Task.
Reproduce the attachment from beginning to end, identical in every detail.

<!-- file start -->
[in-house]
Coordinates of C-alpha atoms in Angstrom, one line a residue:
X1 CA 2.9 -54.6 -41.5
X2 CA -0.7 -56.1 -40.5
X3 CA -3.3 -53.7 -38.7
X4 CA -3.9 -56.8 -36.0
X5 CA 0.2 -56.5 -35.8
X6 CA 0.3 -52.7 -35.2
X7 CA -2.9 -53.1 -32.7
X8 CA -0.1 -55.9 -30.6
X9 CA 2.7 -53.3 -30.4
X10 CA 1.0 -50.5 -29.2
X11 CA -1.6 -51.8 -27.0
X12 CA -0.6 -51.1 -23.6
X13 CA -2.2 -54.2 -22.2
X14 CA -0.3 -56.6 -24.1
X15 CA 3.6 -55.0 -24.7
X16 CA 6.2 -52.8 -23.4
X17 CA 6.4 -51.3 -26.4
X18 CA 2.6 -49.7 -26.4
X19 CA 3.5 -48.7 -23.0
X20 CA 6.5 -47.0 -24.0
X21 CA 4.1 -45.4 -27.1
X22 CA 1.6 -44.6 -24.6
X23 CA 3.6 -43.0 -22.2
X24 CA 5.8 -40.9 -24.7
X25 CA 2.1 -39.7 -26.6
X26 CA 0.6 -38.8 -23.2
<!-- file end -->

[in-house]
Coordinates of C-alpha atoms in Angstrom, one line a residue:
X1 CA 2.9 -54.6 -41.5
X2 CA -0.7 -56.1 -40.5
X3 CA -3.3 -53.7 -38.7
X4 CA -3.9 -56.8 -36.0
X5 CA 0.2 -56.5 -35.8
X6 CA 0.3 -52.7 -35.2
X7 CA -2.9 -53.1 -32.7
X8 CA -0.1 -55.9 -30.6
X9 CA 2.7 -53.3 -30.4
X10 CA 1.0 -50.5 -29.2
X11 CA -1.6 -51.8 -27.0
X12 CA -0.6 -51.1 -23.6
X13 CA -2.2 -54.2 -22.2
X14 CA -0.3 -56.6 -24.1
X15 CA 3.6 -55.0 -24.7
X16 CA 6.2 -52.8 -23.4
X17 CA 6.4 -51.3 -26.4
X18 CA 2.6 -49.7 -26.4
X19 CA 3.5 -48.7 -23.0
X20 CA 6.5 -47.0 -24.0
X21 CA 4.1 -45.4 -27.1
X22 CA 1.6 -44.6 -24.6
X23 CA 3.6 -43.0 -22.2
X24 CA 5.8 -40.9 -24.7
X25 CA 2.1 -39.7 -26.6
X26 CA 0.6 -38.8 -23.2